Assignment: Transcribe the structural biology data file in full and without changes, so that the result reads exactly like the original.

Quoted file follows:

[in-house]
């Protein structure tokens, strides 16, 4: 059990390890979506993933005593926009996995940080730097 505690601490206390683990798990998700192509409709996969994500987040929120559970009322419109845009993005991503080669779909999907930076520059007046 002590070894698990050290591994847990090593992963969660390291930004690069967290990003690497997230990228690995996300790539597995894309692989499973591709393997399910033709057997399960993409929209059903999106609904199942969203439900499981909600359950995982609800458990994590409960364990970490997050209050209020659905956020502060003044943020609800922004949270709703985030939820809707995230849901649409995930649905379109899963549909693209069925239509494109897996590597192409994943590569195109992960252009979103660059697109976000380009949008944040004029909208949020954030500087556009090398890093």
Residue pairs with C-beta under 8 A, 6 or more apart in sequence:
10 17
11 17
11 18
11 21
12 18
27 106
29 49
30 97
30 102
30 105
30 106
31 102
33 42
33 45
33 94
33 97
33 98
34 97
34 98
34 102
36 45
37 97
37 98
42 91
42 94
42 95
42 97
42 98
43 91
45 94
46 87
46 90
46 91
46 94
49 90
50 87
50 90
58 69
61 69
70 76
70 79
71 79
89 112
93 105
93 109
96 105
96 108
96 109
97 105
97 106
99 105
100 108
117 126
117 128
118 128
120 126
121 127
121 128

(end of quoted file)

[in-house]
């Protein structure tokens, strides 16, 4: 059990390890979506993933005593926009996995940080730097 505690601490206390683990798990998700192509409709996969994500987040929120559970009322419109845009993005991503080669779909999907930076520059007046 002590070894698990050290591994847990090593992963969660390291930004690069967290990003690497997230990228690995996300790539597995894309692989499973591709393997399910033709057997399960993409929209059903999106609904199942969203439900499981909600359950995982609800458990994590409960364990970490997050209050209020659905956020502060003044943020609800922004949270709703985030939820809707995230849901649409995930649905379109899963549909693209069925239509494109897996590597192409994943590569195109992960252009979103660059697109976000380009949008944040004029909208949020954030500087556009090398890093």
Residue pairs with C-beta under 8 A, 6 or more apart in sequence:
10 17
11 17
11 18
11 21
12 18
27 106
29 49
30 97
30 102
30 105
30 106
31 102
33 42
33 45
33 94
33 97
33 98
34 97
34 98
34 102
36 45
37 97
37 98
42 91
42 94
42 95
42 97
42 98
43 91
45 94
46 87
46 90
46 91
46 94
49 90
50 87
50 90
58 69
61 69
70 76
70 79
71 79
89 112
93 105
93 109
96 105
96 108
96 109
97 105
97 106
99 105
100 108
117 126
117 128
118 128
120 126
121 127
121 128